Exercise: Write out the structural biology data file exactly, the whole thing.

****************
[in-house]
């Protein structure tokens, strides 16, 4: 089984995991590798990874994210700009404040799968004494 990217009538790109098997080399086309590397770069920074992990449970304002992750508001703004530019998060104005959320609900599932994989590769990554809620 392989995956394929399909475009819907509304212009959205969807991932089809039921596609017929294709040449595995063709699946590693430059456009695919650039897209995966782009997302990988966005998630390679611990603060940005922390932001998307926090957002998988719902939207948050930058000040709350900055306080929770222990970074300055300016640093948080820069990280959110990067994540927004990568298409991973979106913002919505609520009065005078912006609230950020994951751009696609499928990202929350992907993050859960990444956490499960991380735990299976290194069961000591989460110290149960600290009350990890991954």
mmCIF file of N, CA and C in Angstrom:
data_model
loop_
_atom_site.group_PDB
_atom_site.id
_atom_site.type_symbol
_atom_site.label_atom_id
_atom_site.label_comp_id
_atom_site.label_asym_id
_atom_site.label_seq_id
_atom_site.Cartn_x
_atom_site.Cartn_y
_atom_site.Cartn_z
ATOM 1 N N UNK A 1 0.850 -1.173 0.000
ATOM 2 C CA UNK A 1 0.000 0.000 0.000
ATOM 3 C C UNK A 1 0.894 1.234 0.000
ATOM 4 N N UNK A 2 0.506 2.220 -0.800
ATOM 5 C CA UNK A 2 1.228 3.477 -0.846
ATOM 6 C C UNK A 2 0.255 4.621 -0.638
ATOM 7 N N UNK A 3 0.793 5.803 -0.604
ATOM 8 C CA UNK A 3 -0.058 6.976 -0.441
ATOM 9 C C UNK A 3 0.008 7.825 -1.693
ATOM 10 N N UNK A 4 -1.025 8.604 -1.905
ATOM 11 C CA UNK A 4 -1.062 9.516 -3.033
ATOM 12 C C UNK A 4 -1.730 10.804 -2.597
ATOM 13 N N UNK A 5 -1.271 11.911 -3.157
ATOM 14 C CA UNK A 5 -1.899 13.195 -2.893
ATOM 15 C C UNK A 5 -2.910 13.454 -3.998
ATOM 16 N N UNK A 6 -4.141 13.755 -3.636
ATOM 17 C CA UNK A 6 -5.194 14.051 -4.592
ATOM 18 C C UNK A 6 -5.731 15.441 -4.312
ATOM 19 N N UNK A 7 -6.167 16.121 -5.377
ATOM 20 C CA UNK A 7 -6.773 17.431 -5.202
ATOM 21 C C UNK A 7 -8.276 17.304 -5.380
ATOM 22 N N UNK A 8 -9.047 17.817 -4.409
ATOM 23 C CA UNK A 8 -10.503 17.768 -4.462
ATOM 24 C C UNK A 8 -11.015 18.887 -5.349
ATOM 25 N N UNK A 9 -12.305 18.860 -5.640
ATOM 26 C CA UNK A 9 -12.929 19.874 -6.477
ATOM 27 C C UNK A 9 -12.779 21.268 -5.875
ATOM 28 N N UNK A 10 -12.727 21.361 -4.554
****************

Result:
[in-house]
């Protein structure tokens, strides 16, 4: 089984995991590798990874994210700009404040799968004494 990217009538790109098997080399086309590397770069920074992990449970304002992750508001703004530019998060104005959320609900599932994989590769990554809620 392989995956394929399909475009819907509304212009959205969807991932089809039921596609017929294709040449595995063709699946590693430059456009695919650039897209995966782009997302990988966005998630390679611990603060940005922390932001998307926090957002998988719902939207948050930058000040709350900055306080929770222990970074300055300016640093948080820069990280959110990067994540927004990568298409991973979106913002919505609520009065005078912006609230950020994951751009696609499928990202929350992907993050859960990444956490499960991380735990299976290194069961000591989460110290149960600290009350990890991954």
mmCIF file of N, CA and C in Angstrom:
data_model
loop_
_atom_site.group_PDB
_atom_site.id
_atom_site.type_symbol
_atom_site.label_atom_id
_atom_site.label_comp_id
_atom_site.label_asym_id
_atom_site.label_seq_id
_atom_site.Cartn_x
_atom_site.Cartn_y
_atom_site.Cartn_z
ATOM 1 N N UNK A 1 0.850 -1.173 0.000
ATOM 2 C CA UNK A 1 0.000 0.000 0.000
ATOM 3 C C UNK A 1 0.894 1.234 0.000
ATOM 4 N N UNK A 2 0.506 2.220 -0.800
ATOM 5 C CA UNK A 2 1.228 3.477 -0.846
ATOM 6 C C UNK A 2 0.255 4.621 -0.638
ATOM 7 N N UNK A 3 0.793 5.803 -0.604
ATOM 8 C CA UNK A 3 -0.058 6.976 -0.441
ATOM 9 C C UNK A 3 0.008 7.825 -1.693
ATOM 10 N N UNK A 4 -1.025 8.604 -1.905
ATOM 11 C CA UNK A 4 -1.062 9.516 -3.033
ATOM 12 C C UNK A 4 -1.730 10.804 -2.597
ATOM 13 N N UNK A 5 -1.271 11.911 -3.157
ATOM 14 C CA UNK A 5 -1.899 13.195 -2.893
ATOM 15 C C UNK A 5 -2.910 13.454 -3.998
ATOM 16 N N UNK A 6 -4.141 13.755 -3.636
ATOM 17 C CA UNK A 6 -5.194 14.051 -4.592
ATOM 18 C C UNK A 6 -5.731 15.441 -4.312
ATOM 19 N N UNK A 7 -6.167 16.121 -5.377
ATOM 20 C CA UNK A 7 -6.773 17.431 -5.202
ATOM 21 C C UNK A 7 -8.276 17.304 -5.380
ATOM 22 N N UNK A 8 -9.047 17.817 -4.409
ATOM 23 C CA UNK A 8 -10.503 17.768 -4.462
ATOM 24 C C UNK A 8 -11.015 18.887 -5.349
ATOM 25 N N UNK A 9 -12.305 18.860 -5.640
ATOM 26 C CA UNK A 9 -12.929 19.874 -6.477
ATOM 27 C C UNK A 9 -12.779 21.268 -5.875
ATOM 28 N N UNK A 10 -12.727 21.361 -4.554